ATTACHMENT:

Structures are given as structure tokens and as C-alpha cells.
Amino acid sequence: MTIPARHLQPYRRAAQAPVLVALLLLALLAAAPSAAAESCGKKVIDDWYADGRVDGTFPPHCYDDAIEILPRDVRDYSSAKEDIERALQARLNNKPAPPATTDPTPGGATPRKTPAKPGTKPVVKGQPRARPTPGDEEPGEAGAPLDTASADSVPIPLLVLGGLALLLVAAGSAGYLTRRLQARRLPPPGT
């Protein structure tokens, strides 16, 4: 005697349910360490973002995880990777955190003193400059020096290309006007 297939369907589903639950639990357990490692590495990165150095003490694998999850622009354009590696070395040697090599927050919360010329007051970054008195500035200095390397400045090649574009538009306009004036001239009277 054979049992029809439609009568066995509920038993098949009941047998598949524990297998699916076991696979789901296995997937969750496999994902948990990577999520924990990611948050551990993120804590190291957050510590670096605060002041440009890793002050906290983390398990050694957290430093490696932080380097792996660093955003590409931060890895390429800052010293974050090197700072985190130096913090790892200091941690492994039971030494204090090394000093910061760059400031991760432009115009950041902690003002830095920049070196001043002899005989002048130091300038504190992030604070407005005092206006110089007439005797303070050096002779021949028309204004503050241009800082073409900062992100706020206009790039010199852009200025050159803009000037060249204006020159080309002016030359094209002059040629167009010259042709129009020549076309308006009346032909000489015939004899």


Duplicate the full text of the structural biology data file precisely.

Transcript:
Structures are given as structure tokens and as C-alpha cells.
Amino acid sequence: MTIPARHLQPYRRAAQAPVLVALLLLALLAAAPSAAAESCGKKVIDDWYADGRVDGTFPPHCYDDAIEILPRDVRDYSSAKEDIERALQARLNNKPAPPATTDPTPGGATPRKTPAKPGTKPVVKGQPRARPTPGDEEPGEAGAPLDTASADSVPIPLLVLGGLALLLVAAGSAGYLTRRLQARRLPPPGT
């Protein structure tokens, strides 16, 4: 005697349910360490973002995880990777955190003193400059020096290309006007 297939369907589903639950639990357990490692590495990165150095003490694998999850622009354009590696070395040697090599927050919360010329007051970054008195500035200095390397400045090649574009538009306009004036001239009277 054979049992029809439609009568066995509920038993098949009941047998598949524990297998699916076991696979789901296995997937969750496999994902948990990577999520924990990611948050551990993120804590190291957050510590670096605060002041440009890793002050906290983390398990050694957290430093490696932080380097792996660093955003590409931060890895390429800052010293974050090197700072985190130096913090790892200091941690492994039971030494204090090394000093910061760059400031991760432009115009950041902690003002830095920049070196001043002899005989002048130091300038504190992030604070407005005092206006110089007439005797303070050096002779021949028309204004503050241009800082073409900062992100706020206009790039010199852009200025050159803009000037060249204006020159080309002016030359094209002059040629167009010259042709129009020549076309308006009346032909000489015939004899």